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The ACTFL Latin Interpretive Reading Assessment (ALIRA)
ALIRA was created through a collaborative effort between The American Classical League (ACL) and ACTFL. It is a first-of-its kind assessment that is based on both the World-Readiness Standards and the Standards for Classical Language Learning. It is a four-option, multiple choice, computer-adaptive assessment that can be delivered in a single class period. For more information, consult the FAQs.
To request more information about ALIRA registration, contact LTI at http://www.languagetesting.com/contact-us.
A Performance Assessment of Interpretive Reading
ALIRA assesses Interpretive Reading in Latin. ALIRA uses a wide variety of texts including shorter and longer texts from ancient Rome, authentic historical documents, and modern texts from today's classical studies classrooms.
ALIRA provides a performance rating that aligns with benchmark points along the continuum towards proficiency. Within the Novice level there are five such points (represented as N-1 through N-5), within the Intermediate ranges there are four points (I-1 through I-4), and there is one point within the Advanced range (A-1). The score reports provide an explanation of each score.
Latin is alive and around us
The message of ALIRA is simple: Latin is alive and all around us. ALIRA reflects this firmly-held conviction through the wide variety of texts that it uses—from antiquity to 21st Century social media. Below is a description of some of the texts, topics, and items at each level. See also the FAQs for specific examples.
Supporting pictures: Test takers read excerpts from stories typical of those that appear in Latin textbooks and select the image from ancient Rome that supports the excerpt.
Lists: Lists of tasks, chores, rules or other text from today's Latin classroom as well as those from ancient Rome. Test takers identify a main idea.
Video game texts: Test takers read dialogues from modern video games set in ancient Rome.
Short classical texts: These are short texts that appeared in ancient Rome.
Short modern texts: These are texts that come from today's online Latin sources such as YouTube comments made in Latin or Wikipedia entries.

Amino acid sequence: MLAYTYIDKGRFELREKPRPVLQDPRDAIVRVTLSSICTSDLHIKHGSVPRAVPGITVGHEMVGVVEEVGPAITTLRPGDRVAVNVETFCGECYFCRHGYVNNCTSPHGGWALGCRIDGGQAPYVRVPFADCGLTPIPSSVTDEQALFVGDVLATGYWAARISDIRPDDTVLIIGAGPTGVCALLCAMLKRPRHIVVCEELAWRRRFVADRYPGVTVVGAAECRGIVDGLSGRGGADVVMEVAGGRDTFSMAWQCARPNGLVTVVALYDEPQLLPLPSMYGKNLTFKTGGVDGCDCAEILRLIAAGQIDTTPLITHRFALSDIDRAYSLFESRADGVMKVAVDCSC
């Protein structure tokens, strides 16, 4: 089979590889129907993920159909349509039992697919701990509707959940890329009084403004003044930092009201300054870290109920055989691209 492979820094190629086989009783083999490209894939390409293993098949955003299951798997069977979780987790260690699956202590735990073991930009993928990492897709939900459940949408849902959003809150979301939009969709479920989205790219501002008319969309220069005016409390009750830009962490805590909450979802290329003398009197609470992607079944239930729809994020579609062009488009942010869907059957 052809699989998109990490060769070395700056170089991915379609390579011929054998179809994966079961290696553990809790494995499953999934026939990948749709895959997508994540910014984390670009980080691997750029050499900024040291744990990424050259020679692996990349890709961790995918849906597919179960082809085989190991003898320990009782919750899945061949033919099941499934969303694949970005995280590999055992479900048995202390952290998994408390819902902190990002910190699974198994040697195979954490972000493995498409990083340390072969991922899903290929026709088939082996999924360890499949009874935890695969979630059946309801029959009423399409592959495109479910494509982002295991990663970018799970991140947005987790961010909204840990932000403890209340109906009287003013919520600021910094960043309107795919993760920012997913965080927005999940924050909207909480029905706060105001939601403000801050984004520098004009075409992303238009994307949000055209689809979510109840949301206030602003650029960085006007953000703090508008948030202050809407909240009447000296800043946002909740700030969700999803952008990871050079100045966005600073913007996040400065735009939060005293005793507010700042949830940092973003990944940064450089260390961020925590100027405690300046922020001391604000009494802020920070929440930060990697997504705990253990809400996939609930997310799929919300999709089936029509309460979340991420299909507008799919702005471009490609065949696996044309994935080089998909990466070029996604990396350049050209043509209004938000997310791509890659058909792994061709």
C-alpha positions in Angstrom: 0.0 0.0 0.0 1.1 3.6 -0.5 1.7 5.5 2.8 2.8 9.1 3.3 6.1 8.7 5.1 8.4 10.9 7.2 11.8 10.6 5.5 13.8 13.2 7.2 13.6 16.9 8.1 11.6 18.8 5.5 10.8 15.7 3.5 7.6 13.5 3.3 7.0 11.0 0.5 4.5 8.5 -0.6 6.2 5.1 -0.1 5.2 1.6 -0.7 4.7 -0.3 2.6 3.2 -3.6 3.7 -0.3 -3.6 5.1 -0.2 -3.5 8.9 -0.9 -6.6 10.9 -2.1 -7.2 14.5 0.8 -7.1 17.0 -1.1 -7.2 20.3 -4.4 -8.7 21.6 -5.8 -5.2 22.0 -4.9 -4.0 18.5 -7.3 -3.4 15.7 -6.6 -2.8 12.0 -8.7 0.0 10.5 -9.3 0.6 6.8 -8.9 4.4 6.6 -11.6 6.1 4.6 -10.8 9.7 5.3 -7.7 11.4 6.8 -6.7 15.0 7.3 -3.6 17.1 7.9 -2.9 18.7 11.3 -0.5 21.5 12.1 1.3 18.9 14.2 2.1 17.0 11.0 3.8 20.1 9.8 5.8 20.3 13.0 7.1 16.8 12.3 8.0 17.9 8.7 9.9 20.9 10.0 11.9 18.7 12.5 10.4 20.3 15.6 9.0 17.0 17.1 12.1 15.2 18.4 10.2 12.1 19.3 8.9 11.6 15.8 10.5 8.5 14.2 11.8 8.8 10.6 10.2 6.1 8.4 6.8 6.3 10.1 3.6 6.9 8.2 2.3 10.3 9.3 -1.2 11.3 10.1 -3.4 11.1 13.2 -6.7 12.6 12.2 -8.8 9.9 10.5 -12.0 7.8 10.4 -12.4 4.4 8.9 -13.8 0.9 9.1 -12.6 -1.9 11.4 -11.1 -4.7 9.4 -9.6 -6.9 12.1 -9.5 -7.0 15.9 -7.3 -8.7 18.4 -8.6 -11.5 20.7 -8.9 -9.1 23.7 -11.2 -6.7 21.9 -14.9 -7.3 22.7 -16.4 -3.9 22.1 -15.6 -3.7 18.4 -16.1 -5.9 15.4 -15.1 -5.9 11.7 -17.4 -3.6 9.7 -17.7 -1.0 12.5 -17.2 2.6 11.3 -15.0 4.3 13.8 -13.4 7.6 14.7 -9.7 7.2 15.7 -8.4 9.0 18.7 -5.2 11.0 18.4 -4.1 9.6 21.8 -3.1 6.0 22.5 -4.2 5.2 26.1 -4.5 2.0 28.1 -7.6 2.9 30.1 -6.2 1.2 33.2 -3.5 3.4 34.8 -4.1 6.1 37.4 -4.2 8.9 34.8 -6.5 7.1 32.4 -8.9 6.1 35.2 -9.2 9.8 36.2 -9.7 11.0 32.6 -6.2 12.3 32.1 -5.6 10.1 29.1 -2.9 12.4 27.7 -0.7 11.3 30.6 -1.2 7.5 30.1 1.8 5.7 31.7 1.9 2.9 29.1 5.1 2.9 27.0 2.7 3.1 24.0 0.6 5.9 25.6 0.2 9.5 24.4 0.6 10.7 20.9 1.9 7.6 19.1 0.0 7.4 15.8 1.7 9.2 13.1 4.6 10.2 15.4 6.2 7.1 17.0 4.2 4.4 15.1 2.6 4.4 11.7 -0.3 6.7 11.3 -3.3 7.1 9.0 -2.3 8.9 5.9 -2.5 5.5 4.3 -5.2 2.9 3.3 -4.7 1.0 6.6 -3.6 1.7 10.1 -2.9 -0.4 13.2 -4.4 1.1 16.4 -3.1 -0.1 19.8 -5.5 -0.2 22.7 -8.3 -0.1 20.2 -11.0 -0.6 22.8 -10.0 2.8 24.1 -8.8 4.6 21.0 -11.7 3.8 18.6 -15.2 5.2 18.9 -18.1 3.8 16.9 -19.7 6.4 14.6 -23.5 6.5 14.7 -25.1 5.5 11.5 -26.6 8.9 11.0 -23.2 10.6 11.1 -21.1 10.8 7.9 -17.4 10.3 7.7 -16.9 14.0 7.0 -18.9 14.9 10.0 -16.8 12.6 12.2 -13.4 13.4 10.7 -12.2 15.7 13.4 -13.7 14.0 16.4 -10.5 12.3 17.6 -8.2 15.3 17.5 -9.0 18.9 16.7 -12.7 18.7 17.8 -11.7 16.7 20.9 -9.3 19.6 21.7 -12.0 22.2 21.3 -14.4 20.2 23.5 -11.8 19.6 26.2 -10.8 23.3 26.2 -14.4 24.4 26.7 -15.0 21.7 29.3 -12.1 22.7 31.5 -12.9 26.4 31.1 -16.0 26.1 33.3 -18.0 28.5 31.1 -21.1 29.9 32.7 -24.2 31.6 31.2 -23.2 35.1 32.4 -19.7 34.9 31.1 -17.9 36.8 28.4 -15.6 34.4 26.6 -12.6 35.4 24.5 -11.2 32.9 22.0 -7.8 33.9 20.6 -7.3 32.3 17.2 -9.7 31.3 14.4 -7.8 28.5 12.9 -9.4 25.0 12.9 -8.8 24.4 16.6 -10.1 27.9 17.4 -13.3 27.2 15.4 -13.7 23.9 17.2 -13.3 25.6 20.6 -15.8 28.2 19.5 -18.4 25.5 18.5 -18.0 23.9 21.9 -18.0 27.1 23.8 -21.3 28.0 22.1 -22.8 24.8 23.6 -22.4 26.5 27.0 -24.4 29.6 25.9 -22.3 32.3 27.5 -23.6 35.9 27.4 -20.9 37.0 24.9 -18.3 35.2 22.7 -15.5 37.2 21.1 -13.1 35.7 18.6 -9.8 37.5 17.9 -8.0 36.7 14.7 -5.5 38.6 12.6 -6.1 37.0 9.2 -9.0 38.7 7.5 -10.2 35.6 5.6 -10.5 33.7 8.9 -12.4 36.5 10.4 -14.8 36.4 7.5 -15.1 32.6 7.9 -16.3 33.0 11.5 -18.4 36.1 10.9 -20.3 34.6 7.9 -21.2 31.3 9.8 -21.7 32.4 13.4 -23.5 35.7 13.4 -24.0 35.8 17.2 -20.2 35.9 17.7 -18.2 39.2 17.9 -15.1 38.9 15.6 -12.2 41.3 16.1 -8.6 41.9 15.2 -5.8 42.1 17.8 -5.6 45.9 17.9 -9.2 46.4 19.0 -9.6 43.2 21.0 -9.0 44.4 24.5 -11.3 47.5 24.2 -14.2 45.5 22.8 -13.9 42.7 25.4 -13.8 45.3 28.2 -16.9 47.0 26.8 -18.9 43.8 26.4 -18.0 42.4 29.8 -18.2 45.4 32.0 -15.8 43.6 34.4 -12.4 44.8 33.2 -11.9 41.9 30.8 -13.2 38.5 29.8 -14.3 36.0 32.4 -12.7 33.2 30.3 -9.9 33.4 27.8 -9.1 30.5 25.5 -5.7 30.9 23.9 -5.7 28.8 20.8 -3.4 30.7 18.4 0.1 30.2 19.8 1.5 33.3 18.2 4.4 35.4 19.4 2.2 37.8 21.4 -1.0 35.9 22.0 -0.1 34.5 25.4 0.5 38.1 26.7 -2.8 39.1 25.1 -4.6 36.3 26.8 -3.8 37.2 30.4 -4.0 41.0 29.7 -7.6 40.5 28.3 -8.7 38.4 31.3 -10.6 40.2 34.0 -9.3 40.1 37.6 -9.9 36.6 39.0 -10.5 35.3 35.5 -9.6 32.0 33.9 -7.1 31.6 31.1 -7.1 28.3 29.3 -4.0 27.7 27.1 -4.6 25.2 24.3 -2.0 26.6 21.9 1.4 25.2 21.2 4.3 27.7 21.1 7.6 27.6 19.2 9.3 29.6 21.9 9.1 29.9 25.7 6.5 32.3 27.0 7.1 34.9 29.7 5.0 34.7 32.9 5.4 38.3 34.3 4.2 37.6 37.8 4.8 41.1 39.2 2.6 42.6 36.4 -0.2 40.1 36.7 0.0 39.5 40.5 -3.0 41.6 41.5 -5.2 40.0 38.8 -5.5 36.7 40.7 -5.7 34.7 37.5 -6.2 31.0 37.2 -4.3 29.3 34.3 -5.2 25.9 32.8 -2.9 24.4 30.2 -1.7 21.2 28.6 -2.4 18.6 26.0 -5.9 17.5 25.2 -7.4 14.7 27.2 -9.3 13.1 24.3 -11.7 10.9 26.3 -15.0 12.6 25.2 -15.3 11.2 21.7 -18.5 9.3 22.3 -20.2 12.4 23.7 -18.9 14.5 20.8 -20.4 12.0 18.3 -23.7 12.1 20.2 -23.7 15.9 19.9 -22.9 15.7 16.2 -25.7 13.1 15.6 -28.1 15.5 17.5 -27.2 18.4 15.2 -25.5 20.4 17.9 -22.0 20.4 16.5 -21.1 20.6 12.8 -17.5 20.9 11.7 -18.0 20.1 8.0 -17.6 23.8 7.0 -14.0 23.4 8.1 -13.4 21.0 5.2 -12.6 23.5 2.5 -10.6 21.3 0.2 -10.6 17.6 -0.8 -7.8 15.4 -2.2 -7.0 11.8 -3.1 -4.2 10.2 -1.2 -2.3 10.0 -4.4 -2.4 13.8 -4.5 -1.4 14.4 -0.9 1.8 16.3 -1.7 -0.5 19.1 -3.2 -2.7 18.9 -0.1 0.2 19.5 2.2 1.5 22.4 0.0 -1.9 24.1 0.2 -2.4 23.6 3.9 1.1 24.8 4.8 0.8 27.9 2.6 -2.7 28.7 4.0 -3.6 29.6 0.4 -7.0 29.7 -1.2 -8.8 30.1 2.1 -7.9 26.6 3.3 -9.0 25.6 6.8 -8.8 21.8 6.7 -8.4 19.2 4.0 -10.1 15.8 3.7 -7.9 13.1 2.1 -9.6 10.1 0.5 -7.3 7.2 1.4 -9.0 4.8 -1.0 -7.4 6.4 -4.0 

Dialogues: These are written dialogues excerpted from a play.
Longer ancient texts: These are longer, more complex texts that were written by the great authors and poets of ancient Rome.
Longer modern texts: These are longer, more complex texts that appear in today's online sources. They generally represent a narrative such as one might find in a news story.
In addition to ALIRA, ACTFL and ACL are offering an online, self-study course called Classics in the 21st Century Classroom. Upon completion, ACTFL and ACL will document 15 hours of continuing education.
ALIRA's design manifests the widely-used, highly-validated principles of proficiency/performance testing wherein test takers are given multiple opportunities to to show sustained comprehension of texts whose demands and accompanying question align with author's purpose and the ACTFL proficiency scale. For example, texts at the Intermediate level are composed of strings of sentences that can be reordered without loss of meaning. Because ALIRA is computer-adaptive, the test modulates upwards or downwards based on performance, much as a tester would do during a live ACTFL Oral Proficiency Interview. Mimicking the trained tester's judgments and protocols, ALIRA's algorithms evaluate the performance at each level and assign a score. A white paper on ALIRA validity will be published in the spring of 2016. Sessions on ALIRA validity will be given at the annual ACL and ACTFL conferences. Among the validity-related topics addressed are test design, text-task alignment, quality assurance measures, the role of subject matter experts, performance data and score use.